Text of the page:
• We ensure that all sensitive data is transmitted over encrypted channels to prevent interception by unauthorised parties. We monitor network traffic using tools such as Wireshark or tcpdump to capture data packets. We then analyse these packets for any sensitive information (like passwords, credit card data, personal information) being sent over non-HTTPS or other unencrypted protocols.

Testing for Weak Encryption

  • We identify the use of encryption algorithms or protocols that are known to be weak and susceptible to decryption by attackers. We review the application’s codebase and configuration files for encryption methods.We look for the usage of deprecated algorithms like MD5 or SHA-1, small key sizes (e.g., RSA keys under 2048 bits), or improper usage of strong algorithms that could lead to vulnerabilities (e.g., ECB mode in block ciphers).

Business Logic Testing

The "Business Logic Testing" phase of our Web Application Penetration Testing methodology, is essential in identifying security vulnerabilities that arise from flaws or weaknesses in the application's processes, workflows, or functional operations. Unlike lower-level technical vulnerabilities, business logic errors typically involve legitimate use of the application's features in unintended ways that could compromise security.The main goal of business logic testing is to evaluate the application's logic, ensuring that it enforces the correct business rules and restrictions under various scenarios. This involves simulating user behavior and attempting to manipulate or circumvent the application’s intended use to uncover security flaws.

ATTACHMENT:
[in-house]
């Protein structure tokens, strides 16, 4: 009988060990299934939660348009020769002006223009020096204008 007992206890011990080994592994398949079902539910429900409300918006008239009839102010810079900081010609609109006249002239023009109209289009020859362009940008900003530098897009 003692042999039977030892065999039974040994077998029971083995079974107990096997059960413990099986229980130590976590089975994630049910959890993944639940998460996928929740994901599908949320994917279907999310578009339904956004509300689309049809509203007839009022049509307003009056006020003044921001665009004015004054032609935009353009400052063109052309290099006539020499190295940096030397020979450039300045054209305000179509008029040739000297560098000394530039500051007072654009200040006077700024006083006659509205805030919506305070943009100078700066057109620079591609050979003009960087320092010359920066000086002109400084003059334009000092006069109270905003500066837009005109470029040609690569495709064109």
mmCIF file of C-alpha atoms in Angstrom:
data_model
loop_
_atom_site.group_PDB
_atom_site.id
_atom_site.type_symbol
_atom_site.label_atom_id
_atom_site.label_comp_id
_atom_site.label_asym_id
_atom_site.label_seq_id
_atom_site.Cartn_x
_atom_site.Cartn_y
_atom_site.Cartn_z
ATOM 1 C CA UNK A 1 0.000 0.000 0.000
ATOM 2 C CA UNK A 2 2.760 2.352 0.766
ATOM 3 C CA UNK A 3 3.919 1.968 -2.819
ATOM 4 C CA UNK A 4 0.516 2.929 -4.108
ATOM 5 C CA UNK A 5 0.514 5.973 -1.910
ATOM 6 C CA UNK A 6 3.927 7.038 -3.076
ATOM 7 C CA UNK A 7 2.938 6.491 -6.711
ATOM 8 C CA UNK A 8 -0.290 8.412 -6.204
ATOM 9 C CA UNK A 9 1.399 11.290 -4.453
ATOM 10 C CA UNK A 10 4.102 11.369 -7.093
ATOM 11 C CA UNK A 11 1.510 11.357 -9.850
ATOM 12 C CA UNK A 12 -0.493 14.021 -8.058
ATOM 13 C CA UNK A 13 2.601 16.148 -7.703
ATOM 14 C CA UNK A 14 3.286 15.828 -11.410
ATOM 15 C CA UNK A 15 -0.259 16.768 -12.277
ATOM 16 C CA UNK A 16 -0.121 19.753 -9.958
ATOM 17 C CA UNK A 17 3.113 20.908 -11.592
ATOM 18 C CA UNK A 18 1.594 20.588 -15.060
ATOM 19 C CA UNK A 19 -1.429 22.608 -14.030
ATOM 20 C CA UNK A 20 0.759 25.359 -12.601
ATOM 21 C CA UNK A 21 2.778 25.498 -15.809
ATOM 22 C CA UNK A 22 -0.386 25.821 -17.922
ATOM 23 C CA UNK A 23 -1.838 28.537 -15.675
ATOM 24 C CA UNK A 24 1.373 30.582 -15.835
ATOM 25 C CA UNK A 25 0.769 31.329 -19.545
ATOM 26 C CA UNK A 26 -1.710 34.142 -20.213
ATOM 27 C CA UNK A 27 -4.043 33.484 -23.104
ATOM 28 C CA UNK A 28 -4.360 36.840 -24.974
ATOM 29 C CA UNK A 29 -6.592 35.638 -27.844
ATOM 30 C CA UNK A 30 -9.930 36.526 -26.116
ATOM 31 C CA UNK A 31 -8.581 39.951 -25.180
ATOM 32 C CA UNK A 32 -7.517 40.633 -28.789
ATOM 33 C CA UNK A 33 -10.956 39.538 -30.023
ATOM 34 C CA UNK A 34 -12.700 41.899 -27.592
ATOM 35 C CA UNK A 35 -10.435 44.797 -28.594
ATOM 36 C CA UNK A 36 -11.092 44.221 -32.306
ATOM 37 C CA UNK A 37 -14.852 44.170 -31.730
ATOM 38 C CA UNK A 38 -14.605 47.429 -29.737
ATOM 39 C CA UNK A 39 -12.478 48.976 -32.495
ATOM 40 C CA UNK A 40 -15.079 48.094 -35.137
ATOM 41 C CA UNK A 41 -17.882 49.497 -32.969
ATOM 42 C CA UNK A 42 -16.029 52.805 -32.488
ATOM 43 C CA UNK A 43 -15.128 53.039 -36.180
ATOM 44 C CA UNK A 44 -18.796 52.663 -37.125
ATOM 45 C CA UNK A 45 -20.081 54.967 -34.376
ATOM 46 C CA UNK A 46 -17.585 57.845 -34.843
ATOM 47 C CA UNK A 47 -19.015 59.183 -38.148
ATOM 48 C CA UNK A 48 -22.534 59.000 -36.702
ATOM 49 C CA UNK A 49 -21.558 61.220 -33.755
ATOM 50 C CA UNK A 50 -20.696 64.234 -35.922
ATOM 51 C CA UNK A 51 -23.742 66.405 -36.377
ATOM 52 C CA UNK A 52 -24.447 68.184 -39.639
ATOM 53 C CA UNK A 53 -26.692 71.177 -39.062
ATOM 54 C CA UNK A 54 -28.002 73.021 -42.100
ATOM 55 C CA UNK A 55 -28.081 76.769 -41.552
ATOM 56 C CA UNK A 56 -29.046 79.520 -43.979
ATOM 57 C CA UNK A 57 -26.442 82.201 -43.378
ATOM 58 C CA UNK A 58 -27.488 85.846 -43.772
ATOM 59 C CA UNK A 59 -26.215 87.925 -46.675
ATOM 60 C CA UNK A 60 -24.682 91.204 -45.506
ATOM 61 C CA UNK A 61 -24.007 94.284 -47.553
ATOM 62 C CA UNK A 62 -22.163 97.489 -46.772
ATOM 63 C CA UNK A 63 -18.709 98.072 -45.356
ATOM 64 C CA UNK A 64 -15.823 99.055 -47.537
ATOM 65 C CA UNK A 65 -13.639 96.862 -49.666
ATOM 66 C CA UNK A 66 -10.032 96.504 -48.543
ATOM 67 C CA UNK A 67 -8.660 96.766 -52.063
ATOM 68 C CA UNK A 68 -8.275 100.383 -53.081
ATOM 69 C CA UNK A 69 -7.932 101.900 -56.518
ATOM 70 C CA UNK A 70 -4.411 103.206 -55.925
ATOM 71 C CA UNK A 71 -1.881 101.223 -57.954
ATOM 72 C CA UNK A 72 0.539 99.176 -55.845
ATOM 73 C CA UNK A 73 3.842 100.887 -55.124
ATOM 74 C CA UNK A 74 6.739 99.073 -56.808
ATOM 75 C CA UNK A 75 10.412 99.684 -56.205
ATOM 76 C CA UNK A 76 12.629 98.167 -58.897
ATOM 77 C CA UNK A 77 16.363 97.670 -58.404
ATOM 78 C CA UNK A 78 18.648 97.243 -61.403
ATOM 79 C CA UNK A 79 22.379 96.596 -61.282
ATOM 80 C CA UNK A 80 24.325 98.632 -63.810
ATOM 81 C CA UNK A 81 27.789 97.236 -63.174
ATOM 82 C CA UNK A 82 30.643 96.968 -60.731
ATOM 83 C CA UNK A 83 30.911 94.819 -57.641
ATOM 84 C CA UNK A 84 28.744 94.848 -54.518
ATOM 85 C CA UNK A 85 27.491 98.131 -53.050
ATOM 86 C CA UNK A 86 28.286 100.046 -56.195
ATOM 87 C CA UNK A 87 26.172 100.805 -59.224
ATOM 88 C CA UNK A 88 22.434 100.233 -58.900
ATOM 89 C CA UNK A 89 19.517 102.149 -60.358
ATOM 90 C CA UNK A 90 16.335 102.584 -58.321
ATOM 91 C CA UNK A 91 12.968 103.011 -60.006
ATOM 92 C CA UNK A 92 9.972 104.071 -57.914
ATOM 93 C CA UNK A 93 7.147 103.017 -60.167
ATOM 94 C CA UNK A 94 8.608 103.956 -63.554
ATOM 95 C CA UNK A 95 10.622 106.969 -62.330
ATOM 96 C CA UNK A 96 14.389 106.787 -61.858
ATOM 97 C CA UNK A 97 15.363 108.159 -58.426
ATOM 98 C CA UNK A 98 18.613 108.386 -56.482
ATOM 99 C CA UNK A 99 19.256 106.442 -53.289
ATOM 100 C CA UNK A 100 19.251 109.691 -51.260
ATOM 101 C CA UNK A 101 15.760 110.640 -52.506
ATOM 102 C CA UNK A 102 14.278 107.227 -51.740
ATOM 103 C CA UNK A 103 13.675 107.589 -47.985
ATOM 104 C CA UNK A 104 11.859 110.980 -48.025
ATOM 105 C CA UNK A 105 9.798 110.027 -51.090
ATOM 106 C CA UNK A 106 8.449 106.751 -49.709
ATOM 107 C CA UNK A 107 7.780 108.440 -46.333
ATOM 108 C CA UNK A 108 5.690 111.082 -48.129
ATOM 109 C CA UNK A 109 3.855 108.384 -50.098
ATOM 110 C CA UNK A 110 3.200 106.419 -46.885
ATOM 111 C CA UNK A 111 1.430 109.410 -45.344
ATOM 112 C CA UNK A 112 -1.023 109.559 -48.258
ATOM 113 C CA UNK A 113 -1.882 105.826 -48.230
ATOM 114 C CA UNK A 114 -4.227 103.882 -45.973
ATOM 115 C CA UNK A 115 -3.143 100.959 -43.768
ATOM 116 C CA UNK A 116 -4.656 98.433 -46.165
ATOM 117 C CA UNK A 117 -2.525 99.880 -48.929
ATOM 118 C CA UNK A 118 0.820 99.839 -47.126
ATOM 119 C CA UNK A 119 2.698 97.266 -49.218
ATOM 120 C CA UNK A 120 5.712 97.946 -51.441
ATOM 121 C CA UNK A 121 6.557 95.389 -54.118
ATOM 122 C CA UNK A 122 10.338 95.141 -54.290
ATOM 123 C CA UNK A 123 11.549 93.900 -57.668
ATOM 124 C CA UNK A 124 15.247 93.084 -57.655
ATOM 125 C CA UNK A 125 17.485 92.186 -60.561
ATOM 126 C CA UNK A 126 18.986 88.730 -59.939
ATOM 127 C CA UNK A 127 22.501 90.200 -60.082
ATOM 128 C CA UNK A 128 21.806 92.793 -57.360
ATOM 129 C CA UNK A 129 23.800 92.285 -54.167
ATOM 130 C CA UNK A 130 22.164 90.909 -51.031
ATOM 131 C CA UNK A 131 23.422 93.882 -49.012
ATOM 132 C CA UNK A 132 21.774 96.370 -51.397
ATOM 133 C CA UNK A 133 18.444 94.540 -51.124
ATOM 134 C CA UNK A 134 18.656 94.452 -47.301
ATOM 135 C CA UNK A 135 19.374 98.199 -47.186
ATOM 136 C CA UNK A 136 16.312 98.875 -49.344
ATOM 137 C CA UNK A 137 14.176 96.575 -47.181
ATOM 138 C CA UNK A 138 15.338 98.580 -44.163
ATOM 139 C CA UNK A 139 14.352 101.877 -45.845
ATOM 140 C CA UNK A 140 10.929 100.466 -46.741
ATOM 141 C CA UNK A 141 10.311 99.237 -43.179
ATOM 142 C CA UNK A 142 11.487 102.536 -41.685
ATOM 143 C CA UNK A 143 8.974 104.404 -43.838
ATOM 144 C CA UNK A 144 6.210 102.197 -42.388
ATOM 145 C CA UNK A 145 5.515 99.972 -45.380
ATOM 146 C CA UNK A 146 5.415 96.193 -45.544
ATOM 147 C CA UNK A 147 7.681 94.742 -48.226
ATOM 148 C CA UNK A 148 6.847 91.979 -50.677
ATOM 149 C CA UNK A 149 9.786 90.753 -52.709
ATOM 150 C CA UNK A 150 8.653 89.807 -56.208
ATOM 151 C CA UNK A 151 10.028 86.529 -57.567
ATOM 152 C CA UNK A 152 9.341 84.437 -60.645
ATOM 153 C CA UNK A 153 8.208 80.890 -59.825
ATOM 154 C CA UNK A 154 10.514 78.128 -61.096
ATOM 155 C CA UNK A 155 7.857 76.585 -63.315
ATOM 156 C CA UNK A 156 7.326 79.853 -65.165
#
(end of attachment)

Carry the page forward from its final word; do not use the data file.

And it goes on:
This testing phase is vital for several reasons:

  • Protection of Application-Specific Processes:Each application has unique functionalities and workflows that are tailored to specific business needs. Business logic testing ensures that these specific processes are secure and cannot be abused, circumvented, or used in a way that could harm the business or its customers.
  • Prevention of Fraud and Abuse:Many business logic vulnerabilities can be exploited to commit fraud or other types of abuse that may not immediately lead to data breaches but can still result in significant financial or reputational damage. For example, exploiting a flaw in a transaction system that allows a user to bypass payment processes or obtain unauthorised services.